By IT I mean, Information Technology. Move over Microsoft, let me introduce you to a new offering from Dropbox called Dropbox for Teams. A new product which takes the Dropbox service we have all come to love and adapts it for the corporation. Is it any good? Well, my prediction is in Q1 2011: Dropbox for Teams or the “Dropbox Shared Plan” will save your company at least $10,000 and prevent one stress-induced heart attack (at a minimum). Yeah really… Stay with me, I’ll explain.
If you read groovyPost with any degree of regularity, you already know that we’re huge huge fans of Dropbox—we all use it personally and collaboratively and it works like a dream. So you can imagine my excitement this morning MrGroove shot me an email outlining his “discovery” that Dropbox is now offering Dropbox Teams for the business as an early access release.
Update: This review is old! We’ve since taken another look at Dropbox for Teams new features, including more storage, Active Directory integration and phone support. Read the updated Dropbox for Teams review to get the scoop.
Business Problems Solved with Dropbox Teams
Immediately my head started to spin thinking about all the practical legacy “IT GUY” applications Dropbox could bring to the small, medium and large businesses including the Corporate environment. Think about it. With today’s strategy, unless you want to spend a bazillion dollars with EMC or some other storage vendor, your business / company is probably using Windows File Sharing. And if you’re really groovy, you might be using Microsoft DFS to virtualize the share naming space. Even with all that, don’t ya love it when you try to open a document and it says “Sorry, this file is in use… Would you like to open in read only mode?” How many mass emails have you seen where people are asking who the hell has CLIENTS.XLSX open, and could they PLEASE close it so vital changes can be saved (and how many times has that person been out to lunch)?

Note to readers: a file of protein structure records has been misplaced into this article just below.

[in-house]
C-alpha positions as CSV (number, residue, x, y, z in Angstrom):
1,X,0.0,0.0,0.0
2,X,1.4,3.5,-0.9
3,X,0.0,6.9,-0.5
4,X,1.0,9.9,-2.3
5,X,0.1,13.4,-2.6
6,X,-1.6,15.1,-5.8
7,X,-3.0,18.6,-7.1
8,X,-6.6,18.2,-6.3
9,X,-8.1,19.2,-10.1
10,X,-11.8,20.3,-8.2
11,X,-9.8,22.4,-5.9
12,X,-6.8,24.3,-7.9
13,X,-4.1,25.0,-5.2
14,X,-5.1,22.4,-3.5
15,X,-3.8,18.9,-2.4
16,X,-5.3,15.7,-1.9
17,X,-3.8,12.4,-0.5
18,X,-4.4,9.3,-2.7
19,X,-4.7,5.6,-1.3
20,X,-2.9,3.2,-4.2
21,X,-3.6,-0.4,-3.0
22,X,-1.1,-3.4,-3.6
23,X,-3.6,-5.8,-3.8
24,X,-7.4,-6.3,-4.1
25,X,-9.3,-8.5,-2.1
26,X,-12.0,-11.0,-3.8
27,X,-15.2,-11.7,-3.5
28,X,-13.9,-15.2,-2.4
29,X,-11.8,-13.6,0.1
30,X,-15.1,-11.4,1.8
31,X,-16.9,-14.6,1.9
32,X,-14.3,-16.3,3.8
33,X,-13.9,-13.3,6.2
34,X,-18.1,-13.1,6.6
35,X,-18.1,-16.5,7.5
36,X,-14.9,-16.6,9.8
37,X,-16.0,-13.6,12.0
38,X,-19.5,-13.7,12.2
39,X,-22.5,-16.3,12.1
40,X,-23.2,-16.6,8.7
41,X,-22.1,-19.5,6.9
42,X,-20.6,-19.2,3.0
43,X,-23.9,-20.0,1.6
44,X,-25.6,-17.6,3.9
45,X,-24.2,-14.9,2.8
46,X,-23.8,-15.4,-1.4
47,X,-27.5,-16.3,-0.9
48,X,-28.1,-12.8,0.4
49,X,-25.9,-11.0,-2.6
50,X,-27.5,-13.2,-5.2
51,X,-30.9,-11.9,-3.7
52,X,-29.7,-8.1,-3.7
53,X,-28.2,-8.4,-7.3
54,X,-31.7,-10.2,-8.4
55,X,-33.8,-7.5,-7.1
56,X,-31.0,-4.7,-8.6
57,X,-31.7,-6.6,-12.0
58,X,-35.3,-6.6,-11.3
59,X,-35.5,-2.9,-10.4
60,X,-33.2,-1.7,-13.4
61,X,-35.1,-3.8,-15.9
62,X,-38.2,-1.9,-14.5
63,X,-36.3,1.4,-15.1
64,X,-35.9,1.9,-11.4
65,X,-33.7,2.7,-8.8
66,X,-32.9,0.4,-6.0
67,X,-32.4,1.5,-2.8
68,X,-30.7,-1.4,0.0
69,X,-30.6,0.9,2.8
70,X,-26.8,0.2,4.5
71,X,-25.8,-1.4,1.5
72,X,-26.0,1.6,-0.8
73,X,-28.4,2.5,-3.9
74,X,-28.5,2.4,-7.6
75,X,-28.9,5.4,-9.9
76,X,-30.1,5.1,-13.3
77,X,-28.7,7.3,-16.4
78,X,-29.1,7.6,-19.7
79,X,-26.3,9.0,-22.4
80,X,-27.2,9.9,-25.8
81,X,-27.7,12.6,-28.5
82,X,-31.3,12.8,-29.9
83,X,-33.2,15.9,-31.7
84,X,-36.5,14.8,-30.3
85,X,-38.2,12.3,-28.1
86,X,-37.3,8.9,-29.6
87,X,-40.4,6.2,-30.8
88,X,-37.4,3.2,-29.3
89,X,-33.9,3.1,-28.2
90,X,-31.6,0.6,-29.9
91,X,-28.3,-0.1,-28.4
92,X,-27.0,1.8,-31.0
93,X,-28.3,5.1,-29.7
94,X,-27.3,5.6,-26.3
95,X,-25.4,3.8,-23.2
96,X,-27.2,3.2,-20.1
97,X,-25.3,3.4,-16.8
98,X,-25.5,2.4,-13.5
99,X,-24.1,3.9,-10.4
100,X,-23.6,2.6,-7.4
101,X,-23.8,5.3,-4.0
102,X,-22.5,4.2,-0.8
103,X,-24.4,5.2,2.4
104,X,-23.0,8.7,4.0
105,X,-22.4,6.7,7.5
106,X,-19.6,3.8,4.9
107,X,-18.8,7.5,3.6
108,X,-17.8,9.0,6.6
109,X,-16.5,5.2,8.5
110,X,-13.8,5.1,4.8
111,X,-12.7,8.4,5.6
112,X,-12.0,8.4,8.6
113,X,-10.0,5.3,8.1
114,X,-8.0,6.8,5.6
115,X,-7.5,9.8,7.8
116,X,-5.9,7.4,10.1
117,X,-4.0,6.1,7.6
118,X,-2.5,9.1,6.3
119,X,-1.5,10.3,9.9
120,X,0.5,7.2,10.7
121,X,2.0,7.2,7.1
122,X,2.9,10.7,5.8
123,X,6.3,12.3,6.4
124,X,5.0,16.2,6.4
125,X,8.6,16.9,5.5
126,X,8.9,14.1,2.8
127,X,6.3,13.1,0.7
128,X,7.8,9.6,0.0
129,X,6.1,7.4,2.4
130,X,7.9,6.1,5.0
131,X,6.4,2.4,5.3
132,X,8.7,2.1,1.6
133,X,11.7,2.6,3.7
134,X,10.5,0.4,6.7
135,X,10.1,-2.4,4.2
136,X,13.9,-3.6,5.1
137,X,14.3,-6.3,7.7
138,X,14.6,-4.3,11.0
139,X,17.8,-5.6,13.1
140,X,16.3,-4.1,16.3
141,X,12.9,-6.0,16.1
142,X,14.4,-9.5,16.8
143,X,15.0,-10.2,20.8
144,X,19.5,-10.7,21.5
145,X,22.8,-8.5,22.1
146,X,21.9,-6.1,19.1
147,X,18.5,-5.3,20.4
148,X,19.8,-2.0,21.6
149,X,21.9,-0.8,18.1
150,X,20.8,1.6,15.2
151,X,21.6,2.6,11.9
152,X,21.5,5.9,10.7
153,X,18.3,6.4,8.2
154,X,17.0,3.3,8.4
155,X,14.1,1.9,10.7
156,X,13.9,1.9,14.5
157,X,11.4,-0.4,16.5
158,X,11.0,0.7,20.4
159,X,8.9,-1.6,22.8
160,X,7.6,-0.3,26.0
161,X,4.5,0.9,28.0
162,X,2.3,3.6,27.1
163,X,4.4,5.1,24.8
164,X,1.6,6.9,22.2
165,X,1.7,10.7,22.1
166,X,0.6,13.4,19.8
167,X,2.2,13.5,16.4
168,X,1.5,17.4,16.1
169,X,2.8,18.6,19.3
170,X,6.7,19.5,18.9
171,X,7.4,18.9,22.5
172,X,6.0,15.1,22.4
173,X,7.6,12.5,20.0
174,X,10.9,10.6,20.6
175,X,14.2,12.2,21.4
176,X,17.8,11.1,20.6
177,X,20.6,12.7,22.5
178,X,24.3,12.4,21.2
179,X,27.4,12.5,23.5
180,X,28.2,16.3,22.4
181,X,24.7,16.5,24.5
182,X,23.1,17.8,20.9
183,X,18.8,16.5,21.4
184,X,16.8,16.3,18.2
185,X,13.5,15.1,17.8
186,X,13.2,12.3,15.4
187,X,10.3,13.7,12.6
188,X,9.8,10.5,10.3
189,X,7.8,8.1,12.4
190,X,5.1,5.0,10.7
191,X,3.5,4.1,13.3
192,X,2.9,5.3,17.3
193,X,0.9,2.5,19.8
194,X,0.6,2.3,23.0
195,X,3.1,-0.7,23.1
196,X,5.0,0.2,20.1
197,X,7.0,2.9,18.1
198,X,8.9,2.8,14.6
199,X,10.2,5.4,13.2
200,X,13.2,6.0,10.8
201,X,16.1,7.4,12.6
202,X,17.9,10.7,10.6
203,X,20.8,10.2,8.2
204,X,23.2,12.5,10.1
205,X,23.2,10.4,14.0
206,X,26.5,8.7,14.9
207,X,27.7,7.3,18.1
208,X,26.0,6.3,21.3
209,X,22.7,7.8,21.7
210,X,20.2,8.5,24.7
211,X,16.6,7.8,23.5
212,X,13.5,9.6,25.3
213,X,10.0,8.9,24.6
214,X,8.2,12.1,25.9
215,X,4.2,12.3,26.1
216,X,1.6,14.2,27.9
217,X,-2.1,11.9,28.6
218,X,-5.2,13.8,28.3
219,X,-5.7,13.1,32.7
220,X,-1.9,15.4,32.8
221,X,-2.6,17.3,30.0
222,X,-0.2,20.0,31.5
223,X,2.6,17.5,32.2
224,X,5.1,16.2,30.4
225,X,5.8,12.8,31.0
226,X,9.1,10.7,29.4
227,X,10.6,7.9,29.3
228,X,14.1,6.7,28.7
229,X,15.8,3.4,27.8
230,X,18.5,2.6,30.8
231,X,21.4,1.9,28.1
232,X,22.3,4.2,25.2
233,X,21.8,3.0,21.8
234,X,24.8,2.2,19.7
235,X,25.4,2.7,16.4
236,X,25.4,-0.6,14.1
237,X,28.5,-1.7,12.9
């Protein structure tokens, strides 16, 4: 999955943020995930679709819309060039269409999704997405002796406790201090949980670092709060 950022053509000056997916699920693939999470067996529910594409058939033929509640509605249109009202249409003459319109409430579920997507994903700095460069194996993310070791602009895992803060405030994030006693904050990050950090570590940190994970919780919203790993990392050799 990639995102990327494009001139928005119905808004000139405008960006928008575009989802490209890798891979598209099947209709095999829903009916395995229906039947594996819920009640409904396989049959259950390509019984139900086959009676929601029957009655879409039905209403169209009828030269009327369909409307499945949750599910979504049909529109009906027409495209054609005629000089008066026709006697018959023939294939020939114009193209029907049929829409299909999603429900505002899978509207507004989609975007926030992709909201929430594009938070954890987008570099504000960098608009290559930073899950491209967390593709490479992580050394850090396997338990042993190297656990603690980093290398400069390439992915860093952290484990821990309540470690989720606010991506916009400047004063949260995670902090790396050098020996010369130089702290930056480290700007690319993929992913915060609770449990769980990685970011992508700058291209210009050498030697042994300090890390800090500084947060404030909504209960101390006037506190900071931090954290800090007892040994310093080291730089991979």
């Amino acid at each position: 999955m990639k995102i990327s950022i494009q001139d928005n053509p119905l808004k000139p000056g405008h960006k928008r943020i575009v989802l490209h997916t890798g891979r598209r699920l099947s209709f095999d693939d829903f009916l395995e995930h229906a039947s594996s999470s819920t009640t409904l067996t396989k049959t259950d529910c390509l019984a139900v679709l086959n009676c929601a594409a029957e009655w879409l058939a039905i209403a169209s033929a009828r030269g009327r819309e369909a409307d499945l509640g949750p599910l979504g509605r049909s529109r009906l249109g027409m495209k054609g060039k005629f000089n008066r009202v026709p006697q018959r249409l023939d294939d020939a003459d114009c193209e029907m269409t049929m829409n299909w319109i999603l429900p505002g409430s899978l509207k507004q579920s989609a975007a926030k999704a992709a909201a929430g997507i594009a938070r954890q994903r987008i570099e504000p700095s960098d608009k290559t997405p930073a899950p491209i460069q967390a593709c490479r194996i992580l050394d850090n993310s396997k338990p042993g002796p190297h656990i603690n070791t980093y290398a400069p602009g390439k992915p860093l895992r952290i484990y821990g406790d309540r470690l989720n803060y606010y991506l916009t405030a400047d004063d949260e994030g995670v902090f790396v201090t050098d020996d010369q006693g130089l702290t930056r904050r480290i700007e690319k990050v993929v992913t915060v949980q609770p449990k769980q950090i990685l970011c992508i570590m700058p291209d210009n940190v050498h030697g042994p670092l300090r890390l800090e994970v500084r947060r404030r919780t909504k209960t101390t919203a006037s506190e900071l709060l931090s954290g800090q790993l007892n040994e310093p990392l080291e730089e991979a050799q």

Or perhaps you have multiple locations at your company where the employees need to share files from a single file server? Well for one, it’s hella slow so your pimpin’ IT guy says easy, I’ll just enable DFS file replication right? Wrong – Microsoft in their brilliance forgot to add file conflict resolution or collision… and that’s where Dropbox for Teams comes in!
Dropbox for Teams
Dropbox for Teams, in their own words,